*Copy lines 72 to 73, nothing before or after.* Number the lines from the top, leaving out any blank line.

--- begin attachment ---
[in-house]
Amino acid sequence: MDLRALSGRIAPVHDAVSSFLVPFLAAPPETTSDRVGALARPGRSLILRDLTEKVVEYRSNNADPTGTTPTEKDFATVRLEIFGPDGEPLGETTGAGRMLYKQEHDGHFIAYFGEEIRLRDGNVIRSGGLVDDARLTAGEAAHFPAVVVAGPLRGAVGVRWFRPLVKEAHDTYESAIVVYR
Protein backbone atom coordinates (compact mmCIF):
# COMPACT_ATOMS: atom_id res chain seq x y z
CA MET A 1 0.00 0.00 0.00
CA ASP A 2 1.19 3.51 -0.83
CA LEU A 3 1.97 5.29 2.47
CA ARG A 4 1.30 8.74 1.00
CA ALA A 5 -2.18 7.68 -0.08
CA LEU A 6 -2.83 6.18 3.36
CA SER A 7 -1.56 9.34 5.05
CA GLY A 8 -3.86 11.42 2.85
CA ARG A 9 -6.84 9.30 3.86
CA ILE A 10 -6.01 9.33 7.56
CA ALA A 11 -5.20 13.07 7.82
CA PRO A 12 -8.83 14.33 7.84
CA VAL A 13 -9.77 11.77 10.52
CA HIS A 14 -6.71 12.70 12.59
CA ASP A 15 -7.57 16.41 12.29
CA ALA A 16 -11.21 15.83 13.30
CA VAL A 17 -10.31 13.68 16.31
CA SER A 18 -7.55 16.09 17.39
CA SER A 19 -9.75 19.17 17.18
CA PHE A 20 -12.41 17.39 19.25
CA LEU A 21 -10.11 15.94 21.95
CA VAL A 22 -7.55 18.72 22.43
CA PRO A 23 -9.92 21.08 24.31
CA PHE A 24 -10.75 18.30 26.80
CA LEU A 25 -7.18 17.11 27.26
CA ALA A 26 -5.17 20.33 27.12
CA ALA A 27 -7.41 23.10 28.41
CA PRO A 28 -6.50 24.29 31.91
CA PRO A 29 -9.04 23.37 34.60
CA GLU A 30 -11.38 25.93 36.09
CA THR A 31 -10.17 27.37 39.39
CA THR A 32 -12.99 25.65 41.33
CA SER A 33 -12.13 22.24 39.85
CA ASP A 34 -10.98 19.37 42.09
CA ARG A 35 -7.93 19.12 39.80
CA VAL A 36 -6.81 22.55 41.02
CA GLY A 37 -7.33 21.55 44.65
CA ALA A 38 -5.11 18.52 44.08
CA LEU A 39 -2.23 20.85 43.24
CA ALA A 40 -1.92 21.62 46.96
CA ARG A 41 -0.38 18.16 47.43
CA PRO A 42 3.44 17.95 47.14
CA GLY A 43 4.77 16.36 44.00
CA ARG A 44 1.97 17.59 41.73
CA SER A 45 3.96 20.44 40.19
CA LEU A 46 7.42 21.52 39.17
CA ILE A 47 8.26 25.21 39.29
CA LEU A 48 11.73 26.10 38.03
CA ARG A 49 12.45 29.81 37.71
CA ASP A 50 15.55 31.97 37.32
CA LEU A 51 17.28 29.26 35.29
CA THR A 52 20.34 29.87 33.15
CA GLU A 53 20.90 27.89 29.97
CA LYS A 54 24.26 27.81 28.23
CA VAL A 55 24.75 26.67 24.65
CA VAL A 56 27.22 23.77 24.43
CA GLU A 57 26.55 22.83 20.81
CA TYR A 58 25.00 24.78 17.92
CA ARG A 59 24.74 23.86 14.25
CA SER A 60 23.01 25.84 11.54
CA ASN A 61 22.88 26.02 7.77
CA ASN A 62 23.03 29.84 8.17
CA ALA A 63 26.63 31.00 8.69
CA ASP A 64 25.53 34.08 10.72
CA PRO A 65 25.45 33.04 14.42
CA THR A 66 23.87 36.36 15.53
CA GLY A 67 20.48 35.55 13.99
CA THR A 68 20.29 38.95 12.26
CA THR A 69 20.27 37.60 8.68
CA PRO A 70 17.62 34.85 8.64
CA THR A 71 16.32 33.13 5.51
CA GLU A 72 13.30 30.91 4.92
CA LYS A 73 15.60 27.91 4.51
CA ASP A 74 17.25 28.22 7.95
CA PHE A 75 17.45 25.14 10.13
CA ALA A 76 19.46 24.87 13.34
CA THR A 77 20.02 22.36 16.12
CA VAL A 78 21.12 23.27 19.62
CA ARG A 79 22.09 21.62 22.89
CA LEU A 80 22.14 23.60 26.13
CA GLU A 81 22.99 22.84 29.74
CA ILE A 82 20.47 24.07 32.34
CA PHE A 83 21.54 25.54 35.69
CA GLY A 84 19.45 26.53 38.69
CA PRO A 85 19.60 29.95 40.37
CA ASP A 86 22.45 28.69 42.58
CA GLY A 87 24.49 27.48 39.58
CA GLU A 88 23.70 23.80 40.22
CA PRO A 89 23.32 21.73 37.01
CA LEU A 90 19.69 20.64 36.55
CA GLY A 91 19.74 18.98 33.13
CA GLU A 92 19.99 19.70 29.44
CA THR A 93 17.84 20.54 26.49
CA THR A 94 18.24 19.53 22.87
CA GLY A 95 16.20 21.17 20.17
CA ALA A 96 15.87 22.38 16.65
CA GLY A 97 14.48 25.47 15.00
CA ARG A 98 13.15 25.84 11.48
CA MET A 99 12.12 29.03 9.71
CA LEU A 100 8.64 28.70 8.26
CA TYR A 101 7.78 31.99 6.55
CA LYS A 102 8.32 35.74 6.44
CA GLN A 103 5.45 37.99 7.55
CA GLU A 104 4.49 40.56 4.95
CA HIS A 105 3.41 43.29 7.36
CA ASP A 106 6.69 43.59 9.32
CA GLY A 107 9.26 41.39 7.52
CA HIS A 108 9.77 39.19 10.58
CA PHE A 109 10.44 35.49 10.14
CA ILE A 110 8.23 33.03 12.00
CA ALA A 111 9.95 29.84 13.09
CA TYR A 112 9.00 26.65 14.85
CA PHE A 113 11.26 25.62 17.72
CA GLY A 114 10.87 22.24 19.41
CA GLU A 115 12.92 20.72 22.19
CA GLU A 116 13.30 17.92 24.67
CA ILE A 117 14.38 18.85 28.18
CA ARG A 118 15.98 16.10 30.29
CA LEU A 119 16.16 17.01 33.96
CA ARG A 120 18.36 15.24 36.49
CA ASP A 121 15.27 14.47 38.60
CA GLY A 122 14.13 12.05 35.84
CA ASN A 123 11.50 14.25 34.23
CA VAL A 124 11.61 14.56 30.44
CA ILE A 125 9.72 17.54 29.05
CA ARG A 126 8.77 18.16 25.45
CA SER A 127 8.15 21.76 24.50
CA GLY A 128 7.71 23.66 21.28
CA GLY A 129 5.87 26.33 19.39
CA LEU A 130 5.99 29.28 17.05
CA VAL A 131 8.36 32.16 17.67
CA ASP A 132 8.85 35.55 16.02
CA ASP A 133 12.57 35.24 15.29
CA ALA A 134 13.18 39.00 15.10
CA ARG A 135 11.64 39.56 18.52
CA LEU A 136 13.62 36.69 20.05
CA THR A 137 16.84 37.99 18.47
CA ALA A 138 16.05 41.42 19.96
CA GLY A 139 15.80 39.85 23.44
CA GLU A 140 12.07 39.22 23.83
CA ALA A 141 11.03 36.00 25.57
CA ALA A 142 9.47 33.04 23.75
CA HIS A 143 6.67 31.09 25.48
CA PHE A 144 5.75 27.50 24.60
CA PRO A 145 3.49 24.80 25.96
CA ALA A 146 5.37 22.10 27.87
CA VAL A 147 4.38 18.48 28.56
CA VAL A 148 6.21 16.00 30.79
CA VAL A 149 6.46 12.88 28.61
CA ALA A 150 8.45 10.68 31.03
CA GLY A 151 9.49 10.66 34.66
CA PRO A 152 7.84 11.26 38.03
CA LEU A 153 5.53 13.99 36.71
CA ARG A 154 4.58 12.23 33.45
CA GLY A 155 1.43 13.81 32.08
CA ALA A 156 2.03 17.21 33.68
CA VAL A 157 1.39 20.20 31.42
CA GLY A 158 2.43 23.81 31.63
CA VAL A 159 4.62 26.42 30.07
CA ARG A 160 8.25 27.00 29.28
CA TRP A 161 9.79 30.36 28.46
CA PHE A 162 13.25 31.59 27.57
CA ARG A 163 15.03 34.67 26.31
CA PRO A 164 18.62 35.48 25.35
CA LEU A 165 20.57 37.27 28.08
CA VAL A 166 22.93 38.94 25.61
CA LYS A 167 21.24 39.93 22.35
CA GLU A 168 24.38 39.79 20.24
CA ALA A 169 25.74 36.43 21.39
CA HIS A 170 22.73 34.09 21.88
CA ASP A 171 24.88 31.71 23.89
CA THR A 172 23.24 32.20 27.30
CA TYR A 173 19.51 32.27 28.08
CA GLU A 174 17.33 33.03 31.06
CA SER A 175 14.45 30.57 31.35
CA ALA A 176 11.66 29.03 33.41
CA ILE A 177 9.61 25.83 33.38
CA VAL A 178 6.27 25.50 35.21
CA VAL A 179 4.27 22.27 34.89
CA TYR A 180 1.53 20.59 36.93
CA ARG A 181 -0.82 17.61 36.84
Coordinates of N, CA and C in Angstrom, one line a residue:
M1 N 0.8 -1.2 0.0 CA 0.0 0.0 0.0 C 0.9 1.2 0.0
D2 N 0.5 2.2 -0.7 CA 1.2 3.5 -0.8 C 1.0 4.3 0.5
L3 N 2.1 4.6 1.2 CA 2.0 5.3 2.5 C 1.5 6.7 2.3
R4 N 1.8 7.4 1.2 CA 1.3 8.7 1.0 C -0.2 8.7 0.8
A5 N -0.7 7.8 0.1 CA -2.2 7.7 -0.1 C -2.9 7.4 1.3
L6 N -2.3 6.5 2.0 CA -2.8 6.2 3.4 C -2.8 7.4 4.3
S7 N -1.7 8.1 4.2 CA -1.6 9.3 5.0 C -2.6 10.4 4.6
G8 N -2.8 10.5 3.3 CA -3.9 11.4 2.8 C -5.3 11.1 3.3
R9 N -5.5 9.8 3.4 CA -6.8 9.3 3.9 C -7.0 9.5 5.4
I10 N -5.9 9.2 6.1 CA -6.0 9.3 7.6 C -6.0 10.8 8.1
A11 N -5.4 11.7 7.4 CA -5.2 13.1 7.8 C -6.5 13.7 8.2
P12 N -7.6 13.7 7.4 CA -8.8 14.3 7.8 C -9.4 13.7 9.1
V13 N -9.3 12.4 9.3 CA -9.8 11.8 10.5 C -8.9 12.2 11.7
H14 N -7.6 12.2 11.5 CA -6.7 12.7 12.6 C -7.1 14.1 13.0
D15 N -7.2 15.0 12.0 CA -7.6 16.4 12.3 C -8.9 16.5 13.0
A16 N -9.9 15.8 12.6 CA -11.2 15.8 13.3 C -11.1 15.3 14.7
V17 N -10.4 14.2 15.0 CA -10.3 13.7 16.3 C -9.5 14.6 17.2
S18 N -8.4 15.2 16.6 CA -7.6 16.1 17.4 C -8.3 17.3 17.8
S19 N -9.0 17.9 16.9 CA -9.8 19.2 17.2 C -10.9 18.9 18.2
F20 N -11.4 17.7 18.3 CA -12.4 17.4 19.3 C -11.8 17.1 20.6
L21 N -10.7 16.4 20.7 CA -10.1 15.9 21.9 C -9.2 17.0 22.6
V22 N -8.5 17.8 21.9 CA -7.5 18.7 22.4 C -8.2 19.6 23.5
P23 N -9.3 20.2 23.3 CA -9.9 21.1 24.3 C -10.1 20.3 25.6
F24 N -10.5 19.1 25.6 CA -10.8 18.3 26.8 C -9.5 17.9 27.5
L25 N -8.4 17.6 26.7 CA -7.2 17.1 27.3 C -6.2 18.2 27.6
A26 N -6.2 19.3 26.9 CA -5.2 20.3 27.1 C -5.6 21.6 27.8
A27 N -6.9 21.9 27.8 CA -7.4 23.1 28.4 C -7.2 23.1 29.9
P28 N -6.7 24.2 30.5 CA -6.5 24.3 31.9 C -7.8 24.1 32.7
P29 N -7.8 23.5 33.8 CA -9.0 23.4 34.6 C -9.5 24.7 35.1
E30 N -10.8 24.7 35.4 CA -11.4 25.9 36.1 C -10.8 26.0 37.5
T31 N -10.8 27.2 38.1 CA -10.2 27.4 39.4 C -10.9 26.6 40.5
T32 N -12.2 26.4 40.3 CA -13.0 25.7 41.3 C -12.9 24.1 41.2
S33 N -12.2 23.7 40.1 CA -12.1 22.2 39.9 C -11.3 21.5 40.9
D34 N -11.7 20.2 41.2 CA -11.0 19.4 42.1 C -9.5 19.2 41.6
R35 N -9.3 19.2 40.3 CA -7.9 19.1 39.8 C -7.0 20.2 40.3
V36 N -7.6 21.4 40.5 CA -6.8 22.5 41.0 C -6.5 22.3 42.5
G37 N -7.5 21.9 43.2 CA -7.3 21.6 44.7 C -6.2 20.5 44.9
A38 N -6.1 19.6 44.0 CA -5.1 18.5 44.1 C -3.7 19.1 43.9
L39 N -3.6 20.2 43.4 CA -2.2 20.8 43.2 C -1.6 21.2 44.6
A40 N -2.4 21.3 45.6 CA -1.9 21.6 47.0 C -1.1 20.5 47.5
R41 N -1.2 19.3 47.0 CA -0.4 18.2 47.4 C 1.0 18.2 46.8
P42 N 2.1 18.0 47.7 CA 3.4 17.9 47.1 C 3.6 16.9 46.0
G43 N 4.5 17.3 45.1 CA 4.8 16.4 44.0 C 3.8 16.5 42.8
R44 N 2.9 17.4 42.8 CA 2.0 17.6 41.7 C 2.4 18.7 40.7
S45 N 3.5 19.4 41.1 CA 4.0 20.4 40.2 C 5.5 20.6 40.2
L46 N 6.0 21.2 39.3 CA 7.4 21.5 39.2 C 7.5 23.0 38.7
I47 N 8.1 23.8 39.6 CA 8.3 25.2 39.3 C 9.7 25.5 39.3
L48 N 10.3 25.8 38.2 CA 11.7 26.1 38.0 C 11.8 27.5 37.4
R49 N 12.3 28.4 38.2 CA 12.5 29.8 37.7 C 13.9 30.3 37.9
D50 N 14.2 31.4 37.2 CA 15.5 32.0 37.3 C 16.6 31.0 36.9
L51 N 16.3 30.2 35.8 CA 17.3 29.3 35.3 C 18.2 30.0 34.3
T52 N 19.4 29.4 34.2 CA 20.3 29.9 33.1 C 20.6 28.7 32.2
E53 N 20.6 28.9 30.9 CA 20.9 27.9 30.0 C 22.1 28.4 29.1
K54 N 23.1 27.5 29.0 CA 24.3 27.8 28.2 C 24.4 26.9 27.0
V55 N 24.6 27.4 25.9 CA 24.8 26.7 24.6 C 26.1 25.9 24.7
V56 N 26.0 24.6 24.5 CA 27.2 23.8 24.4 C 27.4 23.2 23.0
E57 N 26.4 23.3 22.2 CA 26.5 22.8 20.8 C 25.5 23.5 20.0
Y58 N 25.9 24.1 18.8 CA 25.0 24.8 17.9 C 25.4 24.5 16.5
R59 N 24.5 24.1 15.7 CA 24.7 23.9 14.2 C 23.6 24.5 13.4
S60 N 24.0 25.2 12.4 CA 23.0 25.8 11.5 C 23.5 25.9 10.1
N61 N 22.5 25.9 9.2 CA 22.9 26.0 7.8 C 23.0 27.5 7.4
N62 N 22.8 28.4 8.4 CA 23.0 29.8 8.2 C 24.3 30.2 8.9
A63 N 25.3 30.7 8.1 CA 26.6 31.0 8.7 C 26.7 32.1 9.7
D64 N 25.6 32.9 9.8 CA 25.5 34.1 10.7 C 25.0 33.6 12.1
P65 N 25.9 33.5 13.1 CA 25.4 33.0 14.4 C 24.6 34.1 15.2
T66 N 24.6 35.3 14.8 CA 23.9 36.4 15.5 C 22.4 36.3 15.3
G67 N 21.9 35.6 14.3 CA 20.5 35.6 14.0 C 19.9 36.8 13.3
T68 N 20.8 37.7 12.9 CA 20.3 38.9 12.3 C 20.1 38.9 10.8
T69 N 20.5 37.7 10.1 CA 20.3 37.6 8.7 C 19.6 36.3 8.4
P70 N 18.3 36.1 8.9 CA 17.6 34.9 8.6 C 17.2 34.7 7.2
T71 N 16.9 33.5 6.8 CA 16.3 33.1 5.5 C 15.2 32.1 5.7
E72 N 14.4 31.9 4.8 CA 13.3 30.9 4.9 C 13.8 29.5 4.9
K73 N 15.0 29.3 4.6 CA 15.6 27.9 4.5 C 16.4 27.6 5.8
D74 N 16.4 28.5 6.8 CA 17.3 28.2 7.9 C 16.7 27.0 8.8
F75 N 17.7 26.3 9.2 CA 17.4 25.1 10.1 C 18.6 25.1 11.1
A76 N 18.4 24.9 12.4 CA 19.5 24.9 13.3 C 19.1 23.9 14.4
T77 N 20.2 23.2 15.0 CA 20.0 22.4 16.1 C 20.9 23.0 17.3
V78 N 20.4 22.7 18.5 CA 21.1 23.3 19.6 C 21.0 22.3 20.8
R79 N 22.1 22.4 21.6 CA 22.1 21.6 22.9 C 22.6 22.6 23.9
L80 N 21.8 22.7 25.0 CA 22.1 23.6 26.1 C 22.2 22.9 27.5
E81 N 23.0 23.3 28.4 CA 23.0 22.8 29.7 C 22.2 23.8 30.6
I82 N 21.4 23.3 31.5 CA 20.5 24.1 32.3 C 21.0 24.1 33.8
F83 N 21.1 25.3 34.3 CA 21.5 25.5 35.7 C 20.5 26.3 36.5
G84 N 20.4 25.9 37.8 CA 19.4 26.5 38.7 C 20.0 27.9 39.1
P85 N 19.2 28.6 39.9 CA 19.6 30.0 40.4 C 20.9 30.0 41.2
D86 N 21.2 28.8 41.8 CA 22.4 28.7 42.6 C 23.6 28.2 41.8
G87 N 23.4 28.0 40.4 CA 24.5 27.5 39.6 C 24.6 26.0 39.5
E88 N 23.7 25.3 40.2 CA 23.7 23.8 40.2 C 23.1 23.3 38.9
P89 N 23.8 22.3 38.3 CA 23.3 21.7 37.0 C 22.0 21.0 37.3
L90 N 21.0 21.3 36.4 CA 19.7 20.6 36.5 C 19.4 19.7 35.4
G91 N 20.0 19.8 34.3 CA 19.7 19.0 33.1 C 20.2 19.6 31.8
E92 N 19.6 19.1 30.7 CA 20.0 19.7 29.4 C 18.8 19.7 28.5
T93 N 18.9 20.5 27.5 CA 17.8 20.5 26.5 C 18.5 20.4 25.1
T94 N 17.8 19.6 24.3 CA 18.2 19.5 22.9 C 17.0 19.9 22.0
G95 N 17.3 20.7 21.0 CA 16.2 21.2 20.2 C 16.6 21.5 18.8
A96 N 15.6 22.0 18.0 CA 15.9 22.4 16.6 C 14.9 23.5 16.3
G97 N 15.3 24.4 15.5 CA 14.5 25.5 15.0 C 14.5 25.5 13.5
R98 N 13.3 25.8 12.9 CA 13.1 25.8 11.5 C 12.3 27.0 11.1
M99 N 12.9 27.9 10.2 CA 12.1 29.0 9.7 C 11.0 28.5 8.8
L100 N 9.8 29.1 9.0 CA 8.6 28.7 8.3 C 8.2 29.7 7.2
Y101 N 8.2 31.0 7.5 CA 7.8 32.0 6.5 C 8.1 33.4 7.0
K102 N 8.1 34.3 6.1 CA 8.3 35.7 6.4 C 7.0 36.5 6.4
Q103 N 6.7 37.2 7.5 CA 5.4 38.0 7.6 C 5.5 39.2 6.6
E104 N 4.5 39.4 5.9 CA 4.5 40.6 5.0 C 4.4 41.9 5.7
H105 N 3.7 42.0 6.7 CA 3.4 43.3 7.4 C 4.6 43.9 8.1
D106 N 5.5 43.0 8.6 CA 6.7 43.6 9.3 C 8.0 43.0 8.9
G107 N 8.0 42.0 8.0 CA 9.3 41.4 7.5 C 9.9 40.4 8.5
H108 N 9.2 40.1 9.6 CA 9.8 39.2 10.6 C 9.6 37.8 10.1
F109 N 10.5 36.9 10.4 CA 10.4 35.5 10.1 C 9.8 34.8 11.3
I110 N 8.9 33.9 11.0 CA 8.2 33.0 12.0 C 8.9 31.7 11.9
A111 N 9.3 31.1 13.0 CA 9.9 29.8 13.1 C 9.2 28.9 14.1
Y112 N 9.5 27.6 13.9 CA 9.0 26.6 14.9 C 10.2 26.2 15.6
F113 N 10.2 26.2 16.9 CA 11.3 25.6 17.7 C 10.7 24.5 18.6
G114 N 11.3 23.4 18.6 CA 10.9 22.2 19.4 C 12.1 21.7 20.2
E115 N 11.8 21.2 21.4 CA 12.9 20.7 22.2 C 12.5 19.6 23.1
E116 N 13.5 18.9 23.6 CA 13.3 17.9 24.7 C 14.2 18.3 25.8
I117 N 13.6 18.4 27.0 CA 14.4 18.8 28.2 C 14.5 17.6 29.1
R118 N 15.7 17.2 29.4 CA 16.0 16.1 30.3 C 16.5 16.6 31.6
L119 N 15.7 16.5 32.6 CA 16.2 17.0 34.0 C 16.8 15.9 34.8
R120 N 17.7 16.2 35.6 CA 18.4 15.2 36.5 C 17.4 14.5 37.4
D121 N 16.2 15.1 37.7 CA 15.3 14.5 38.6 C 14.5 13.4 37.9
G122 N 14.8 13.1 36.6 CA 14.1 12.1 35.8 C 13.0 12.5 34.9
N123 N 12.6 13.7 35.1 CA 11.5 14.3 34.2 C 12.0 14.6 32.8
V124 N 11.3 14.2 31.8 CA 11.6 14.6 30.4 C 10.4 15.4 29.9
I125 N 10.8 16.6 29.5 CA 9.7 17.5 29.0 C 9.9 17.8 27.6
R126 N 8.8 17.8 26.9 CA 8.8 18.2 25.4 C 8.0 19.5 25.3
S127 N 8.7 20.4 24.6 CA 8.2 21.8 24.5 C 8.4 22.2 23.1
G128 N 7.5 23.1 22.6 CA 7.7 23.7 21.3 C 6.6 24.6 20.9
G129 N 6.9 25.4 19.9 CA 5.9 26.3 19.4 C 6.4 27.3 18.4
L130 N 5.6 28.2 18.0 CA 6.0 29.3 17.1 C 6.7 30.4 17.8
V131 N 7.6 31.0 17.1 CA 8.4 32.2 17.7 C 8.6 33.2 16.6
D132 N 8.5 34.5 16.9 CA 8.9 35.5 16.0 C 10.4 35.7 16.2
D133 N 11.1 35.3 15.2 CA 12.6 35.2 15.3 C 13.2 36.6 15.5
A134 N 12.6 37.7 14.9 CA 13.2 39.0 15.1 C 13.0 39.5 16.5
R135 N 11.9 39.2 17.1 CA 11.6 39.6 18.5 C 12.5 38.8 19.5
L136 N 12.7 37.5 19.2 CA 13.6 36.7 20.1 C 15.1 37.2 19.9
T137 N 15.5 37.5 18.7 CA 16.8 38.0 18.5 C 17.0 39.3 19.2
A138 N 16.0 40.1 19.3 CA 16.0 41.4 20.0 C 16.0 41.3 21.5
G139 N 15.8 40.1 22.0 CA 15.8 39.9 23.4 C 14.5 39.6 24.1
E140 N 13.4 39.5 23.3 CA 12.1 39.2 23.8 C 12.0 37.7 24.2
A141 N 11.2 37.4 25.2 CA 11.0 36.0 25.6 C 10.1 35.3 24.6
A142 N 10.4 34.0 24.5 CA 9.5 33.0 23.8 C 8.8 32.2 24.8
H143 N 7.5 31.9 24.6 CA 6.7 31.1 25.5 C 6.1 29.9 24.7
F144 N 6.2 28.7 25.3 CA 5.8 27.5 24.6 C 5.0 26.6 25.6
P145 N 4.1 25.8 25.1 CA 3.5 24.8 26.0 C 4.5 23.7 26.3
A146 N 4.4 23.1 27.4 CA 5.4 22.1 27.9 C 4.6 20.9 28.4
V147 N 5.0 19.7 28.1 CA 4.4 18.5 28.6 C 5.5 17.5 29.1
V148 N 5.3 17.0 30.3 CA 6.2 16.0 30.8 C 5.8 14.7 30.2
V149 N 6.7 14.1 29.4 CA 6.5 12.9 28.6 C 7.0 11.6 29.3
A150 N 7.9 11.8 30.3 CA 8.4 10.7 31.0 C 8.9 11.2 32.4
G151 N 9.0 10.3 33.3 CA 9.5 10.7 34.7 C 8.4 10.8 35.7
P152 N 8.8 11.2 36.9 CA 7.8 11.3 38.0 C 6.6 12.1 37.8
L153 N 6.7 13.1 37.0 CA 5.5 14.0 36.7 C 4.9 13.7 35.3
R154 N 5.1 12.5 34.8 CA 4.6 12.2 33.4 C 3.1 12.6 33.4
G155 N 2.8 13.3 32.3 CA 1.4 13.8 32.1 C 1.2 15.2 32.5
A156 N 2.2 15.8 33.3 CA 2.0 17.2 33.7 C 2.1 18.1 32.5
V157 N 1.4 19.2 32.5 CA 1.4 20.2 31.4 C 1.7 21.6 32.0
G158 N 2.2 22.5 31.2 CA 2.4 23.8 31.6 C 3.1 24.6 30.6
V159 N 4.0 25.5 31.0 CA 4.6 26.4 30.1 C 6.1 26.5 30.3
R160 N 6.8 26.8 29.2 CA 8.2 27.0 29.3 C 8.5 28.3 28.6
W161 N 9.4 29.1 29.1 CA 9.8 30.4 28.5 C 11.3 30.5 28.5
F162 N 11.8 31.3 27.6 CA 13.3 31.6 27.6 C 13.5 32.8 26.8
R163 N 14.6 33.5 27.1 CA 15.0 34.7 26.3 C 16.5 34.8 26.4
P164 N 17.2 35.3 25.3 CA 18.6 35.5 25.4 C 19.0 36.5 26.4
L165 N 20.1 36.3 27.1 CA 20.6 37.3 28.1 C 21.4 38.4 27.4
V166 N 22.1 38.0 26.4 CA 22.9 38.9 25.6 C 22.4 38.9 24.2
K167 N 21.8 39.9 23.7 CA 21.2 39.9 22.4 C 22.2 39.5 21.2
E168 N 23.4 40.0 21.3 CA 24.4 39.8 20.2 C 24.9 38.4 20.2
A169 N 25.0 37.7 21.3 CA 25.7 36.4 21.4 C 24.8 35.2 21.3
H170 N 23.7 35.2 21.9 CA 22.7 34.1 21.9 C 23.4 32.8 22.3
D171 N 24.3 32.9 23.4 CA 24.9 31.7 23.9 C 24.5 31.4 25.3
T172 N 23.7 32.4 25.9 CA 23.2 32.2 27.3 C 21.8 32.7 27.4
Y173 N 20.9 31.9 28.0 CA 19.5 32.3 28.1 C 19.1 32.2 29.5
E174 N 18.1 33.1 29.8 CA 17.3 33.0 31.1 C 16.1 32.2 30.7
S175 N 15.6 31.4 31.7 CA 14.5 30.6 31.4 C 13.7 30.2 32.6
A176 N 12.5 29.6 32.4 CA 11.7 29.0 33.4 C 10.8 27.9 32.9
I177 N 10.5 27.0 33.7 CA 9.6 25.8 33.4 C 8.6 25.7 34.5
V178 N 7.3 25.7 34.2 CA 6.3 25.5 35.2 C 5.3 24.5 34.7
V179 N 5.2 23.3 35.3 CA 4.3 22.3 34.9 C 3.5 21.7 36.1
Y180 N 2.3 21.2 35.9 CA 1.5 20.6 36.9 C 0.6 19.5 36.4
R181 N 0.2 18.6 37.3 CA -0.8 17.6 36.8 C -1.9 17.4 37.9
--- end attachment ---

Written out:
CA THR A 68 20.29 38.95 12.26
CA THR A 69 20.27 37.60 8.68